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Most of the nearly half a million Americans who work in waste management handle solid waste—the garbage produced at homes, industrial and agricultural sites, treatment plants and similar facilities—putting them at risk for exposure to biohazards such as bioaerosols, bloodborne and other pathogens, fungi, and human and animal waste.
The addition of a disease outbreak can compound this risk. After the 2014-2016 Ebola outbreak, for example, a study led by Aurora B. Le, an incoming faculty member with the Texas A&M University School of Public Health, found that medical waste workers believed they were unprepared to manage the highly infectious waste generated by the disease.
Now, a pilot study—thought to be the first of its kind—by Le, Shawn G. Gibbs, PhD, MBA, dean of the Texas A&M School of Public Health, and other researchers gives insight into how solid waste workers who do not specialize in medical waste viewed their biohazard risks and training during the COVID-19 pandemic.
In the fall of 2021, the study researchers surveyed 68 workers at three solid waste sites in Michigan: a small, family-owned waste disposal facility, a county-level recycling facility and a large, industrial facility with a hauling and landfill division. The workers were asked about the biohazards they faced on the job, the stress they experienced as a result, and the training and equipment they received to address biohazards.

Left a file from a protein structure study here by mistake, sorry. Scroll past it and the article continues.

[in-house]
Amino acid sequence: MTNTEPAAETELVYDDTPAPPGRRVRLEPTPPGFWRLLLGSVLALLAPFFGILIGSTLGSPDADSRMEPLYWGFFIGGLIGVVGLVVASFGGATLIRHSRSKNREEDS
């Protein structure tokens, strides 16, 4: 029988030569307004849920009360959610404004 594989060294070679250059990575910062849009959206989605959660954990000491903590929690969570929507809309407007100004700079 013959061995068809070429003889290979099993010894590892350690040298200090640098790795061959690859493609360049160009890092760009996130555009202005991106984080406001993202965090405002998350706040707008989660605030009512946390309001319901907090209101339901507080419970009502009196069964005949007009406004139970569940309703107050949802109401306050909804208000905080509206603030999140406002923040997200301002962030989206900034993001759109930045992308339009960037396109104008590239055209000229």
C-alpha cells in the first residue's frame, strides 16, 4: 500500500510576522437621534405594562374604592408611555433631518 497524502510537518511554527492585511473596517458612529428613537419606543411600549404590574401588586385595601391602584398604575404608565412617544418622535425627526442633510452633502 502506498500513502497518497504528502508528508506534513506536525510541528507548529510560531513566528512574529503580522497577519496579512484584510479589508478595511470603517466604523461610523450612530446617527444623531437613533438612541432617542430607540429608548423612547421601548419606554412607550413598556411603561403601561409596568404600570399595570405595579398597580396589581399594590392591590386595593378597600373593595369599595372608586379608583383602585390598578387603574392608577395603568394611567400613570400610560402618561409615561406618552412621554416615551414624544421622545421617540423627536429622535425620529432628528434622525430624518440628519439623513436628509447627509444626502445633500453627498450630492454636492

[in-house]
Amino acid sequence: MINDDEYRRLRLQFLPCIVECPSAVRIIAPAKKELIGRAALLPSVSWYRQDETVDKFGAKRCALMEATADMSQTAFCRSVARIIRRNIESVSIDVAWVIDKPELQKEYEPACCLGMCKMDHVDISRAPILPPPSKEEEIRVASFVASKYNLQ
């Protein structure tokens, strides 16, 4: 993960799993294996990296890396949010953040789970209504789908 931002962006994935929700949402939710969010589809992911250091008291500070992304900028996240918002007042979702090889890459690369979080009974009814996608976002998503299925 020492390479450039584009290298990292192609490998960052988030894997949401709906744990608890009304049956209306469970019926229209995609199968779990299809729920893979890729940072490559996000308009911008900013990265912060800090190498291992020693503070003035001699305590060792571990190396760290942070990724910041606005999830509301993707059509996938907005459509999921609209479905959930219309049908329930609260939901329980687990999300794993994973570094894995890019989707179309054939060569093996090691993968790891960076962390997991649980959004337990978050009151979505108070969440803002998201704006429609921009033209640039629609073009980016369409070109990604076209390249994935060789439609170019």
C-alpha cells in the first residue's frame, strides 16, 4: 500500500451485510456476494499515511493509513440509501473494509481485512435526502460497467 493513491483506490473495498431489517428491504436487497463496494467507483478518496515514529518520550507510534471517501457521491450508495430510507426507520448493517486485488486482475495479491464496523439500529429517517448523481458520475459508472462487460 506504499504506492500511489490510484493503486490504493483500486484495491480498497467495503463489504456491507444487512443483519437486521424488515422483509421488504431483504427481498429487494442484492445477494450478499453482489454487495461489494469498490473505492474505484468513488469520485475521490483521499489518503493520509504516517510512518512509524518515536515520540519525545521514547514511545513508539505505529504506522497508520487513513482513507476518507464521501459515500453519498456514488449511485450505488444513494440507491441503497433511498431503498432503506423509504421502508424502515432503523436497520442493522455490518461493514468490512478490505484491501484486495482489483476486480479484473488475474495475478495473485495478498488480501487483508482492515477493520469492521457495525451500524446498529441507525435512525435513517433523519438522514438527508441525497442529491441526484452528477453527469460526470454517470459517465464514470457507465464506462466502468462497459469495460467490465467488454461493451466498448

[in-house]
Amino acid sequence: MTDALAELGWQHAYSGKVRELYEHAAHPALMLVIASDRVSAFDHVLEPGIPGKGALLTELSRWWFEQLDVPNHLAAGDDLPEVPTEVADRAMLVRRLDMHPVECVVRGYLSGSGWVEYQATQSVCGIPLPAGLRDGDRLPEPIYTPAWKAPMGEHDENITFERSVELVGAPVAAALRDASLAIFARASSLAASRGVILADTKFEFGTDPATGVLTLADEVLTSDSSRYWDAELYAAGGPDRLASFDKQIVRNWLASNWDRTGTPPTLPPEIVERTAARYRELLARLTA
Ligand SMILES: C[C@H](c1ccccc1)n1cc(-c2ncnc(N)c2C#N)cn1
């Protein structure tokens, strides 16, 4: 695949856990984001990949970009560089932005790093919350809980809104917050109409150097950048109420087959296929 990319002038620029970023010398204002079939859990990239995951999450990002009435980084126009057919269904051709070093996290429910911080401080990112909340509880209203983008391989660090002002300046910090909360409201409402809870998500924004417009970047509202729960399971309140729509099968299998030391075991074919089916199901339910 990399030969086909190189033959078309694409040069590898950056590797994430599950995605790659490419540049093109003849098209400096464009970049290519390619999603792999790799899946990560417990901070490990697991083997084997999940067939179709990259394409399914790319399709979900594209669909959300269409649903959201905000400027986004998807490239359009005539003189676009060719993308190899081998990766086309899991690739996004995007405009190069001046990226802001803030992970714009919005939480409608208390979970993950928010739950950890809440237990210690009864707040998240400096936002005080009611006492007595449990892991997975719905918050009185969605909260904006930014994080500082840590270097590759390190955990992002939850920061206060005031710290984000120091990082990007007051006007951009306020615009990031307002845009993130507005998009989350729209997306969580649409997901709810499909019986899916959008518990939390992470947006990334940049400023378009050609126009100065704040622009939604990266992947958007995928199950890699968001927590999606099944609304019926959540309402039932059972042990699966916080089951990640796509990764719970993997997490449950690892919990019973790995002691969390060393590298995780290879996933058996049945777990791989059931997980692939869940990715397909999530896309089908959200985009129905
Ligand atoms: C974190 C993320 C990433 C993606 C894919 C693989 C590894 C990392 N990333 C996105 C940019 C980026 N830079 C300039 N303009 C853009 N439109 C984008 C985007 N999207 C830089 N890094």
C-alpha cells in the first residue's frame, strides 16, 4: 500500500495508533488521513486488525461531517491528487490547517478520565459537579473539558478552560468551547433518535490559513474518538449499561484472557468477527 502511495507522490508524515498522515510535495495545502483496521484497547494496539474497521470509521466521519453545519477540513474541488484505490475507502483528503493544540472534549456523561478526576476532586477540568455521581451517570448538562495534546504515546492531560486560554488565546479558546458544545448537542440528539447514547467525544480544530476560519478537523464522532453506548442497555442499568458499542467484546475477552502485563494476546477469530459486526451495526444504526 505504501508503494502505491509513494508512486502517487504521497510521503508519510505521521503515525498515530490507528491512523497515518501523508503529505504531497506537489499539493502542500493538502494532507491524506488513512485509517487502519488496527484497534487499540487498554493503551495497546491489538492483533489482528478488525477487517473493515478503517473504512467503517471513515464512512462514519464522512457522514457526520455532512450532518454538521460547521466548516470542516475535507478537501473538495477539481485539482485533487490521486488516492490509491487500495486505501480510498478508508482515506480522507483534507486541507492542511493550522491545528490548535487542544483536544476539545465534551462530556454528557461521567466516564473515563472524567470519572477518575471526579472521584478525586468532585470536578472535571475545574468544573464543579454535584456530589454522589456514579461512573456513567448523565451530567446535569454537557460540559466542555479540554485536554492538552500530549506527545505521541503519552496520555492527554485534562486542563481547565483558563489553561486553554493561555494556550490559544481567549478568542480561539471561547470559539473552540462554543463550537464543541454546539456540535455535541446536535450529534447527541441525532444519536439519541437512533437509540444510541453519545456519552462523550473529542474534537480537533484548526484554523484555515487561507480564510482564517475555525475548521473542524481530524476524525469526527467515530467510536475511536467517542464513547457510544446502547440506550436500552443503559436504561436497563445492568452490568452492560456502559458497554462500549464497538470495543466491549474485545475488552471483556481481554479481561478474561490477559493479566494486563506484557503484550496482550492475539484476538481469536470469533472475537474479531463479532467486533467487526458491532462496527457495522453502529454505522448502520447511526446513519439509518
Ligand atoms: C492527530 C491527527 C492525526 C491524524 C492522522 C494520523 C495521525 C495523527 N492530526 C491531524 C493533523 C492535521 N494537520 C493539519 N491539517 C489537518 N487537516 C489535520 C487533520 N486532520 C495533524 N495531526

Although the study was conducted about 18 months after COVID-19 had been declared a global pandemic, about one-third of those surveyed stated they had not received any training on infection prevention or on safely donning and doffing personal protective equipment in the previous year. About three-fourths of workers also reported that they did not know whether their workplace had a program for monitoring the health of those who had been exposed to biohazards.
“The confidence our study sample has in workers’ health status, and lack of awareness of biohazard exposures, may indicate a lack of training on the basic modes of disease transmission,” Le said. “Furthermore, workers employed in solid waste may experience less perceived severity over time due to desensitization or complacency on personal occupational safety and health measures.”
Nearly 60 percent of these workers reported good or excellent physical health, and more than 80 percent also reported having no concern or only moderate concern about biohazard exposures or the potential for illness as a result of exposure.
Furthermore, nearly 80 percent of these workers also stated they did not regularly encounter blood, feces, bodily fluids or sharp objects such as needles. In addition, while most workers reported that they wore safety vests/reflective clothing and steel-toed boots while on the job, they wore gloves less than half the time. On the other hand, most workers surveyed (71 percent) reported experiencing an accidental laceration or cut on the job, which could potentially expose them to illness-causing biohazards.
The researchers note that while solid waste workers often are outside and not in close contact with others, and while the virus that led to the COVID-19 pandemic has not been demonstrated to be transmitted through contact with solid waste, a California study found that waste management workers had a higher COVID-19 per-capita mortality rate than those in other industries.
“Other industries, such as manufacturing and construction, might also be underserved in terms of employee health and safety training,” Gibbs said. “Additional research that deepens our understanding of how solid waste workers and those in similar industries perceive biohazards could help employers improve workplace safety and help employees prevent, mitigate and manage biohazard exposures.”
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